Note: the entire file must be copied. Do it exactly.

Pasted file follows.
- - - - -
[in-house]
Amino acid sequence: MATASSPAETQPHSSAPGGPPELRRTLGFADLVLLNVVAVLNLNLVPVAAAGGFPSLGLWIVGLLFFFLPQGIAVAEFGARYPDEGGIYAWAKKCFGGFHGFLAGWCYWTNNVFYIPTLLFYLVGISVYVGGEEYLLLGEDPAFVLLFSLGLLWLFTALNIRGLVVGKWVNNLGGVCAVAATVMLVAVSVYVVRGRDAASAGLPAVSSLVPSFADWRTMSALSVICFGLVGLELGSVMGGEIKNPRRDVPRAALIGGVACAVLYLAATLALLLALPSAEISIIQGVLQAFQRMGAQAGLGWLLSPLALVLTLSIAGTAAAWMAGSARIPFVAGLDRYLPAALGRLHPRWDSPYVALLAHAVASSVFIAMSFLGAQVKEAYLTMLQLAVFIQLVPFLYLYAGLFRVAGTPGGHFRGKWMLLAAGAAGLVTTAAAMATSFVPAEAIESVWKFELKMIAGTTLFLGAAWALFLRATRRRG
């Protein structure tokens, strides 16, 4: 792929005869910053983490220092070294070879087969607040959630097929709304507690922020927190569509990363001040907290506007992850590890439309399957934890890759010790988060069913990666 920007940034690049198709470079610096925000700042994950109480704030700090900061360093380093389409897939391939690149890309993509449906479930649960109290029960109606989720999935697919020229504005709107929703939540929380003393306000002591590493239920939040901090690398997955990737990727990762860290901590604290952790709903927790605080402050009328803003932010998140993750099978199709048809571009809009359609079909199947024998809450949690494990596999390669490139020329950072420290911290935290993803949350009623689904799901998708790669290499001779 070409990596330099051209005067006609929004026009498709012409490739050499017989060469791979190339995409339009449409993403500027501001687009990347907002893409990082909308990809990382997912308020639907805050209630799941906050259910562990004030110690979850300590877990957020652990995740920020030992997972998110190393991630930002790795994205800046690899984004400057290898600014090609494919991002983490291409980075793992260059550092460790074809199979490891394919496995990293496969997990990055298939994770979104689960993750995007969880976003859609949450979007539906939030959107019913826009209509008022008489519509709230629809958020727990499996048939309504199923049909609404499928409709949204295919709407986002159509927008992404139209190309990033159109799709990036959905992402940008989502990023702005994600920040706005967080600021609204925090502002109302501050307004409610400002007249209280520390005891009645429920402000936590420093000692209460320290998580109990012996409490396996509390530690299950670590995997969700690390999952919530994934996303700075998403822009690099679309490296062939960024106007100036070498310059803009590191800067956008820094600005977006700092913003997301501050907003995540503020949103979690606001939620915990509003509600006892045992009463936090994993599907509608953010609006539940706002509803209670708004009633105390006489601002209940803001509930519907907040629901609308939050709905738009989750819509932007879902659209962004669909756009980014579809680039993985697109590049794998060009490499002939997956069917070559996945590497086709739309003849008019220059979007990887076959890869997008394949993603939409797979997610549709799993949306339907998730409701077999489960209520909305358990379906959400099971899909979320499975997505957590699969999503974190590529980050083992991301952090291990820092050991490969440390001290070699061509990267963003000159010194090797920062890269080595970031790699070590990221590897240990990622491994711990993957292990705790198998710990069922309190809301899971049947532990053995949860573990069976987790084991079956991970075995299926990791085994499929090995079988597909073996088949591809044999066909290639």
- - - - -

[in-house]
Amino acid sequence: MATASSPAETQPHSSAPGGPPELRRTLGFADLVLLNVVAVLNLNLVPVAAAGGFPSLGLWIVGLLFFFLPQGIAVAEFGARYPDEGGIYAWAKKCFGGFHGFLAGWCYWTNNVFYIPTLLFYLVGISVYVGGEEYLLLGEDPAFVLLFSLGLLWLFTALNIRGLVVGKWVNNLGGVCAVAATVMLVAVSVYVVRGRDAASAGLPAVSSLVPSFADWRTMSALSVICFGLVGLELGSVMGGEIKNPRRDVPRAALIGGVACAVLYLAATLALLLALPSAEISIIQGVLQAFQRMGAQAGLGWLLSPLALVLTLSIAGTAAAWMAGSARIPFVAGLDRYLPAALGRLHPRWDSPYVALLAHAVASSVFIAMSFLGAQVKEAYLTMLQLAVFIQLVPFLYLYAGLFRVAGTPGGHFRGKWMLLAAGAAGLVTTAAAMATSFVPAEAIESVWKFELKMIAGTTLFLGAAWALFLRATRRRG
């Protein structure tokens, strides 16, 4: 792929005869910053983490220092070294070879087969607040959630097929709304507690922020927190569509990363001040907290506007992850590890439309399957934890890759010790988060069913990666 920007940034690049198709470079610096925000700042994950109480704030700090900061360093380093389409897939391939690149890309993509449906479930649960109290029960109606989720999935697919020229504005709107929703939540929380003393306000002591590493239920939040901090690398997955990737990727990762860290901590604290952790709903927790605080402050009328803003932010998140993750099978199709048809571009809009359609079909199947024998809450949690494990596999390669490139020329950072420290911290935290993803949350009623689904799901998708790669290499001779 070409990596330099051209005067006609929004026009498709012409490739050499017989060469791979190339995409339009449409993403500027501001687009990347907002893409990082909308990809990382997912308020639907805050209630799941906050259910562990004030110690979850300590877990957020652990995740920020030992997972998110190393991630930002790795994205800046690899984004400057290898600014090609494919991002983490291409980075793992260059550092460790074809199979490891394919496995990293496969997990990055298939994770979104689960993750995007969880976003859609949450979007539906939030959107019913826009209509008022008489519509709230629809958020727990499996048939309504199923049909609404499928409709949204295919709407986002159509927008992404139209190309990033159109799709990036959905992402940008989502990023702005994600920040706005967080600021609204925090502002109302501050307004409610400002007249209280520390005891009645429920402000936590420093000692209460320290998580109990012996409490396996509390530690299950670590995997969700690390999952919530994934996303700075998403822009690099679309490296062939960024106007100036070498310059803009590191800067956008820094600005977006700092913003997301501050907003995540503020949103979690606001939620915990509003509600006892045992009463936090994993599907509608953010609006539940706002509803209670708004009633105390006489601002209940803001509930519907907040629901609308939050709905738009989750819509932007879902659209962004669909756009980014579809680039993985697109590049794998060009490499002939997956069917070559996945590497086709739309003849008019220059979007990887076959890869997008394949993603939409797979997610549709799993949306339907998730409701077999489960209520909305358990379906959400099971899909979320499975997505957590699969999503974190590529980050083992991301952090291990820092050991490969440390001290070699061509990267963003000159010194090797920062890269080595970031790699070590990221590897240990990622491994711990993957292990705790198998710990069922309190809301899971049947532990053995949860573990069976987790084991079956991970075995299926990791085994499929090995079988597909073996088949591809044999066909290639």